The death of this young woman comes at a time when members of the International Cruise Victims Regent Seven Seas - Seven Seas Voyager Cruise Ship Death (ICV) organization are petitioning the government of Australia for legislation to protect passengers and crew members who sail into Australian ports. ICV Australia Director Mark Brimble lost his wife on a cruise after she was given a date rape drug. 

An on-line cruise community says that the crew member in question was the lead female singer on the cruise ship, although this has not been confirmed. 

February 3 2012 Update:

A news station in Australia has video showing a Regent Seven Seas cruise ship as the location of the incident. 

The young woman was a talented performer for Jean Ann Ryan Productions which employ dancers and singers on cruise ships.

She apparently worked aboard the Seven Seas Voyager for a relatively short period of time after performing on other Regent cruise ships like the Navigator and Mariner.

Rest in Peace Jackie Kastrinelis.

February 4 2013 Update:

A newspaper in Australia quotes police saying that they do not believe that a crime occurred.  A coroner will prepare a report.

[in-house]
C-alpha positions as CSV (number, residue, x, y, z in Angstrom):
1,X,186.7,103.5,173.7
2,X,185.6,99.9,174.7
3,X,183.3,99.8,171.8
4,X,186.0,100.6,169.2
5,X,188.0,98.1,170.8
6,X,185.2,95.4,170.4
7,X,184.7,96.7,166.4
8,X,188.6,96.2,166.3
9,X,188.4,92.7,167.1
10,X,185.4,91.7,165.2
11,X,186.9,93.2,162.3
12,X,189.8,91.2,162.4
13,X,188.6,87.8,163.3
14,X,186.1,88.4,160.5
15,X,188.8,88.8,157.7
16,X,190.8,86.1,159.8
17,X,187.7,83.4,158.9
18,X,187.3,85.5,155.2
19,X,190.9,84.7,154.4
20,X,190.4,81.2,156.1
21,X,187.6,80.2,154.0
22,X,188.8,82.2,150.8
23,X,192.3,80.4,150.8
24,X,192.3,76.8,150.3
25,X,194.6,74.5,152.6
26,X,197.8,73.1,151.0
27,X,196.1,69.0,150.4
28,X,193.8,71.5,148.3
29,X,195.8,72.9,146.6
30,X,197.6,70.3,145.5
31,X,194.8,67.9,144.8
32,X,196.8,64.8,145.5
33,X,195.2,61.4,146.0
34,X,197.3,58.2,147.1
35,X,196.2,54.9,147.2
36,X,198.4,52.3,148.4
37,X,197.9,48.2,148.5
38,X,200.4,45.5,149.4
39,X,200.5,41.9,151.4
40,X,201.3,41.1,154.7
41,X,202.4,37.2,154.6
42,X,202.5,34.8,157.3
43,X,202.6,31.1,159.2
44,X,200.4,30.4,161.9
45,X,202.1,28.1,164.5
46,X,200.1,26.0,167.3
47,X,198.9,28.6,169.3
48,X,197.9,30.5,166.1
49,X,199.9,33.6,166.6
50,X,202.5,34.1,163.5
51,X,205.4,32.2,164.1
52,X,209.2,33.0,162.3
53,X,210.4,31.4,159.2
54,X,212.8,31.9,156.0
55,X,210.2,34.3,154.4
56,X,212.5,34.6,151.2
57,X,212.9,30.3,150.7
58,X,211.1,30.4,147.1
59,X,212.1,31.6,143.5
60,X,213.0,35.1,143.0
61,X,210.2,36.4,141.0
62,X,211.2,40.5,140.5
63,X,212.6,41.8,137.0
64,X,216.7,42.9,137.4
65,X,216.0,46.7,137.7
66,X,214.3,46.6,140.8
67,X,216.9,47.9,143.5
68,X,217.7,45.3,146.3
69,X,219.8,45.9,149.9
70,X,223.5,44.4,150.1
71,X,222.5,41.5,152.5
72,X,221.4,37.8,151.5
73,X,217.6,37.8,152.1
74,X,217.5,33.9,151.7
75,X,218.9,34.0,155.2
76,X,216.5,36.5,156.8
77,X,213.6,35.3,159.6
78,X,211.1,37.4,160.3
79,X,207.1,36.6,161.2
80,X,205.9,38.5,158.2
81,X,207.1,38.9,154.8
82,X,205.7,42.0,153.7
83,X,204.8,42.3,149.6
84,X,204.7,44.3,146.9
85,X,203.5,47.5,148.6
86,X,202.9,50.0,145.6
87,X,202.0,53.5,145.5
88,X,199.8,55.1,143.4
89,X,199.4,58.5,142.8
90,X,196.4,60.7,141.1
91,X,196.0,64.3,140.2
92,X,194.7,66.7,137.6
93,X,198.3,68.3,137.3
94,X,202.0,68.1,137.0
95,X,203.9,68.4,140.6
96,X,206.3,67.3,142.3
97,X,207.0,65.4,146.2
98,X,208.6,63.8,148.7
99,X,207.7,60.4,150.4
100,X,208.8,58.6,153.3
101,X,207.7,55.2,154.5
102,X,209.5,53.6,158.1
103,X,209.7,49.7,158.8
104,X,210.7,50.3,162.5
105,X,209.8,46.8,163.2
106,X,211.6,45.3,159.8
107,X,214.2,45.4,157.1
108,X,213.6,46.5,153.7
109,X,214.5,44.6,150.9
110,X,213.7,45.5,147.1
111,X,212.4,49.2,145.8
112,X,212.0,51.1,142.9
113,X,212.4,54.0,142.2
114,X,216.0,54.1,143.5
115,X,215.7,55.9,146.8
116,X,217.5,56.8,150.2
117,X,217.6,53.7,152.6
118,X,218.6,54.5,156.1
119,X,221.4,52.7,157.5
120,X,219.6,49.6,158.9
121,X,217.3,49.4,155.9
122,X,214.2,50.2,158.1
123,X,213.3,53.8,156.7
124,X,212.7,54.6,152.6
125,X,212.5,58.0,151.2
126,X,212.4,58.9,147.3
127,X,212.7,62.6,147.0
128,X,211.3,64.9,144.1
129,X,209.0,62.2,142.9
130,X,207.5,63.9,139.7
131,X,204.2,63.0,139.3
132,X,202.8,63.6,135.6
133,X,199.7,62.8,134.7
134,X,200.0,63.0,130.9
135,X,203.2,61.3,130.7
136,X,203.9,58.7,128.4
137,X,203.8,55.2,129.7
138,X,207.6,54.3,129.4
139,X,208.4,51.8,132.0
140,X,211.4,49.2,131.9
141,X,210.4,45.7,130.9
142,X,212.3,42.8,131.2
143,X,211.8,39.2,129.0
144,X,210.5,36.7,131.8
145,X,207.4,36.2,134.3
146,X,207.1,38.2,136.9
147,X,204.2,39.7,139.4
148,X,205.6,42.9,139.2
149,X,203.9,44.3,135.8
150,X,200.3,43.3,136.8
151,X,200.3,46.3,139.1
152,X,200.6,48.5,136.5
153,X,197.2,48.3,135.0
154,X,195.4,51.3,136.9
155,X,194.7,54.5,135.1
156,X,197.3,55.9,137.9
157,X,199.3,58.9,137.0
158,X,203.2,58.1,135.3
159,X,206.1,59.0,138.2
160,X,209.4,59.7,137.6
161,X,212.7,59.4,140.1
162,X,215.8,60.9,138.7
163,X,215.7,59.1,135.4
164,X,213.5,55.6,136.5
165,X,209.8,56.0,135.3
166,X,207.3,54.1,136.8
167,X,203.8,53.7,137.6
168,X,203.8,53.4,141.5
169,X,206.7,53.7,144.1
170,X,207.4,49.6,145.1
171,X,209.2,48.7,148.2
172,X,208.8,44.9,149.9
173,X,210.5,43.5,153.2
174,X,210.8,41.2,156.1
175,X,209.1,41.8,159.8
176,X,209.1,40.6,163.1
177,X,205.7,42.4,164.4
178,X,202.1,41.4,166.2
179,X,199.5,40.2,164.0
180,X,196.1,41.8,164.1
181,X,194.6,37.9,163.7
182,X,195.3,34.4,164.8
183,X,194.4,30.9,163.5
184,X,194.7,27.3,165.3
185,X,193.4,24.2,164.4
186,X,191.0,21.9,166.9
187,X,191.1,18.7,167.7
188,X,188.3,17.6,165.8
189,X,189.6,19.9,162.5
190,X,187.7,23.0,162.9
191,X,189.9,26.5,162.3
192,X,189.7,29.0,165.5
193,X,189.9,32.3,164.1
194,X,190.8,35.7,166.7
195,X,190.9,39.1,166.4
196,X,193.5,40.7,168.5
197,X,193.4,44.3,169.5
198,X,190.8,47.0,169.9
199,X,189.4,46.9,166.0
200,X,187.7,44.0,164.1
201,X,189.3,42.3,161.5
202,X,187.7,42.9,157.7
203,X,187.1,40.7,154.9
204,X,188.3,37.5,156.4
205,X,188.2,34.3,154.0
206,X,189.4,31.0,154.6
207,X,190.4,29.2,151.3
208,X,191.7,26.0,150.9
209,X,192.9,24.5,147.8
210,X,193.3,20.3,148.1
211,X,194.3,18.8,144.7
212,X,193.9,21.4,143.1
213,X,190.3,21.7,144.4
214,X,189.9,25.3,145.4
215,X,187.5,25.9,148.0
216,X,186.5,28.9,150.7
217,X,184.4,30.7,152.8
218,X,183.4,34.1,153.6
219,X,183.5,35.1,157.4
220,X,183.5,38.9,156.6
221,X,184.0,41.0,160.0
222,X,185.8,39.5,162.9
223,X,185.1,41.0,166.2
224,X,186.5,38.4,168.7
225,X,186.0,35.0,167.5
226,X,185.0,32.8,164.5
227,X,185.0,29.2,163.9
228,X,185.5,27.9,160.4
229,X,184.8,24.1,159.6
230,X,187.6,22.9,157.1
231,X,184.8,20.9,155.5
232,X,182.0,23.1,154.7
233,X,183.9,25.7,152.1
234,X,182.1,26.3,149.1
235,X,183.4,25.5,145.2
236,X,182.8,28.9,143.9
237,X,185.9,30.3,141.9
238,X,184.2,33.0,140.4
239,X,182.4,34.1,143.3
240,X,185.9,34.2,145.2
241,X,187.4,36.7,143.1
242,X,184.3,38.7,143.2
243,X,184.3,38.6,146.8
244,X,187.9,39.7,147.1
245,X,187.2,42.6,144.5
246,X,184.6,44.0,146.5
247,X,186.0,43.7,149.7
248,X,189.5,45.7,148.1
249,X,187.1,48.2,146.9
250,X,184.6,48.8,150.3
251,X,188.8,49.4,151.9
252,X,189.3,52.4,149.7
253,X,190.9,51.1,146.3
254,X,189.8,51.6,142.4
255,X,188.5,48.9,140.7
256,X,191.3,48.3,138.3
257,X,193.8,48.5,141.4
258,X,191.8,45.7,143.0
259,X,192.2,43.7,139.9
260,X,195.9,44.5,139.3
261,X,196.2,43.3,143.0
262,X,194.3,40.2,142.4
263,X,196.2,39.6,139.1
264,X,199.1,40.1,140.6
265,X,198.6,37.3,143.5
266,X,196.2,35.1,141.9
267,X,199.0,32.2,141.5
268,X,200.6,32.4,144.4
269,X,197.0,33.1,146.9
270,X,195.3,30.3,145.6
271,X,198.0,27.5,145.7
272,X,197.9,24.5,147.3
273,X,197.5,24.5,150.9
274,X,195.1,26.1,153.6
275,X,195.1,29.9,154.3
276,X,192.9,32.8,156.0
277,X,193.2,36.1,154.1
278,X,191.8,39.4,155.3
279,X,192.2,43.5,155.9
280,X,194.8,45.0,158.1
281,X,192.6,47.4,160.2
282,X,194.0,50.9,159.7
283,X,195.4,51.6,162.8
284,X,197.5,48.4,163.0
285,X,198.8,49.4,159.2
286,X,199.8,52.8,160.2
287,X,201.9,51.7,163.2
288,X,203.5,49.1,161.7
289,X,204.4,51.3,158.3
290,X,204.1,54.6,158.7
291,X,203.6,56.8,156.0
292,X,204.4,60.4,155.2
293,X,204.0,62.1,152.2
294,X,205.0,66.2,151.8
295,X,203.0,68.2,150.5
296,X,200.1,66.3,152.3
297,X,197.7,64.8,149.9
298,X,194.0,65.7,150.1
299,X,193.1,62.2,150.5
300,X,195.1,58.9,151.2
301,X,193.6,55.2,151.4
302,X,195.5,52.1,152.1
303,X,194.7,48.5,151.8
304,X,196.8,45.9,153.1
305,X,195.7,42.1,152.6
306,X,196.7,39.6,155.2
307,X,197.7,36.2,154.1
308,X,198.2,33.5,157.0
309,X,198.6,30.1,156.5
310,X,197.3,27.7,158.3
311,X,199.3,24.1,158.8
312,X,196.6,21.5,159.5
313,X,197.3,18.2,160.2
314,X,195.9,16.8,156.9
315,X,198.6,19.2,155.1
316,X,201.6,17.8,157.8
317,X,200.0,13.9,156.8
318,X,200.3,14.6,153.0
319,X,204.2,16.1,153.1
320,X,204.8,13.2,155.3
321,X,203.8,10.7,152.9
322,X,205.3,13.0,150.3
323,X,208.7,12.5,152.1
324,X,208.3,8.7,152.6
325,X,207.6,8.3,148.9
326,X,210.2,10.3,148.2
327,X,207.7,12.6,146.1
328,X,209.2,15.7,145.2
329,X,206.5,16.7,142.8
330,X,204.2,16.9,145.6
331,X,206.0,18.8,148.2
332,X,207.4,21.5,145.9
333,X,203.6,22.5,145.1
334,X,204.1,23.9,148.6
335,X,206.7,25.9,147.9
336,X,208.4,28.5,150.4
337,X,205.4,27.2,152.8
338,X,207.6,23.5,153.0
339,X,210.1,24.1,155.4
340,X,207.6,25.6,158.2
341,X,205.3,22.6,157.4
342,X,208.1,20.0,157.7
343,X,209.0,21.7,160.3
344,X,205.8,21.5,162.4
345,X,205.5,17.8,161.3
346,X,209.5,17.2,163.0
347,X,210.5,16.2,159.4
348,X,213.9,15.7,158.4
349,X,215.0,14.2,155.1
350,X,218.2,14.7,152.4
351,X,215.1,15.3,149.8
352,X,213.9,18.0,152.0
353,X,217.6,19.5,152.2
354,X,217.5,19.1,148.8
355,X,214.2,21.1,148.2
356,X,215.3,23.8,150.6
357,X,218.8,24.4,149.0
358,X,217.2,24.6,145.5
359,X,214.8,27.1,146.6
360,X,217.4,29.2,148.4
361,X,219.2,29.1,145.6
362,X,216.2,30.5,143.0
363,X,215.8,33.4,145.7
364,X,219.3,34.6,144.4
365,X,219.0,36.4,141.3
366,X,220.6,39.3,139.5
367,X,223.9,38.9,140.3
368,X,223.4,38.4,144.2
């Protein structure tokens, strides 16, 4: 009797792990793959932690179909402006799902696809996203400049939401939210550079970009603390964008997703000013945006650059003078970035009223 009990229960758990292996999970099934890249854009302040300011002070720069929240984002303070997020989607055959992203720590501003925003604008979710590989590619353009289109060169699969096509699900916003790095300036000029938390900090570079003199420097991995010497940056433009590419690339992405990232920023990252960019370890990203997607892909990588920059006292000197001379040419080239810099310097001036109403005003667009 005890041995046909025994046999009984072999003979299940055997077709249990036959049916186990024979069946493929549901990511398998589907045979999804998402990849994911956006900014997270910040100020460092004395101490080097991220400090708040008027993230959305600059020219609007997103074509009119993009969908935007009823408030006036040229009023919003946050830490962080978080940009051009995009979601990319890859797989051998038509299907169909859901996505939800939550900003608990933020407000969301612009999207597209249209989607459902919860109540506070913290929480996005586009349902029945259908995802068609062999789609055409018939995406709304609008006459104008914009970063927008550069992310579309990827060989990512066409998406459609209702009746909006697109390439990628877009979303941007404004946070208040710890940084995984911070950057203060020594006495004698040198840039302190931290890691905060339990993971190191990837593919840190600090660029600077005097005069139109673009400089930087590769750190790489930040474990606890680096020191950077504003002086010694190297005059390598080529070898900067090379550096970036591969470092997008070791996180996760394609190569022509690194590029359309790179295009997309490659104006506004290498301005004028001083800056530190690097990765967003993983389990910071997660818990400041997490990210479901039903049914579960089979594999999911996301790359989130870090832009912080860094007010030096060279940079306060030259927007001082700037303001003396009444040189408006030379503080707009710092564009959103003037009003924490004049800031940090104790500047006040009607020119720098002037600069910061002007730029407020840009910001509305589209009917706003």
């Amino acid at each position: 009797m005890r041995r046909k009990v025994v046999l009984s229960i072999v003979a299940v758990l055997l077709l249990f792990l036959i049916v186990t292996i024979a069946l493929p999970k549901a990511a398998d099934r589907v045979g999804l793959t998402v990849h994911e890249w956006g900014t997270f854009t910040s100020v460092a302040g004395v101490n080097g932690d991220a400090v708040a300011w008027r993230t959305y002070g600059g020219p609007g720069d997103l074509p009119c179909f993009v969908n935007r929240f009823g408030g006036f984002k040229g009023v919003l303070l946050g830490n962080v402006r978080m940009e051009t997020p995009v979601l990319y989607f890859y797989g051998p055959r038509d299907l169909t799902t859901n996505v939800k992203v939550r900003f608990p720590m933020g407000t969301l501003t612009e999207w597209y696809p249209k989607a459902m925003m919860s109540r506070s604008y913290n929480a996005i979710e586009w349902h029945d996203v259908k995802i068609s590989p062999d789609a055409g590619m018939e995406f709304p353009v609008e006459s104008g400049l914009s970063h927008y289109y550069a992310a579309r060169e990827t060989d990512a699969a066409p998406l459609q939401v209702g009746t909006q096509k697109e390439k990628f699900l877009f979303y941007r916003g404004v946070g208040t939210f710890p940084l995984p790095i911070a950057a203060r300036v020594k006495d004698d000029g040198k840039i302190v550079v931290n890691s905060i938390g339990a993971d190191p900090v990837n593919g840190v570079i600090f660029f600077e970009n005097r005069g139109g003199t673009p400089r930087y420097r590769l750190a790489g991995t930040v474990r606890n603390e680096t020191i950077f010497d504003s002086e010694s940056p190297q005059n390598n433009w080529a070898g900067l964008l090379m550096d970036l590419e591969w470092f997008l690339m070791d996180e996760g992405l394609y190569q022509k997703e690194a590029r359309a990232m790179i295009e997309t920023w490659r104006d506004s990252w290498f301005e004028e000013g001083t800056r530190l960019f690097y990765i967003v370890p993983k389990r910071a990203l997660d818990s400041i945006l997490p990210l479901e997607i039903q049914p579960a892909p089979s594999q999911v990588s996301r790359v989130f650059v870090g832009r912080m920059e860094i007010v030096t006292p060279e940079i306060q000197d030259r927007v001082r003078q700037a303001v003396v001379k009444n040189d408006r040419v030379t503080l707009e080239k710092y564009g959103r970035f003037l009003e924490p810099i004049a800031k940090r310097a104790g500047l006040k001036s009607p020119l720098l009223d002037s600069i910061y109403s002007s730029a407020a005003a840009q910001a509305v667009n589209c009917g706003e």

We received information that the crew member had an accident the preceding day during a rehearsal where she hit her head and had been given medicine by the ship doctor. 

A news station in Australia has a video tribute to Ms. Kastrinelis below.

Jackie Kastrinelis

 

Life Below Deck 4: What Passengers Don't Know & the Cruise Lines Won't Tell Them

Former cruise ship performer and soon-to-be-lawyer Danielle Gauer returns for another inside look at the cruise industry. You can read Danielle's prior articles about life as a cruise ship dancer here and what Canadians should know about cruising here.  Thanks Danielle for another great blog: 

Many cruise ship passengers wonder where the crew lives and what it's like “down below.”

Beneath the beautifully decorated lounges, restaurants, art galleries and shops is another city with its own rules and hierarchical structure. The jobs on a cruise ship are pretty much based on nationality which designates the type of living arrangement that crew member will have. Because the "lowest" jobs on the totem pole are the cleaners, those employees are usually situated on the lowest deck of the ship, in shared cabins with a communal washroom and shower to be shared with those living in that Cruise Ship Crew Barparticular corridor.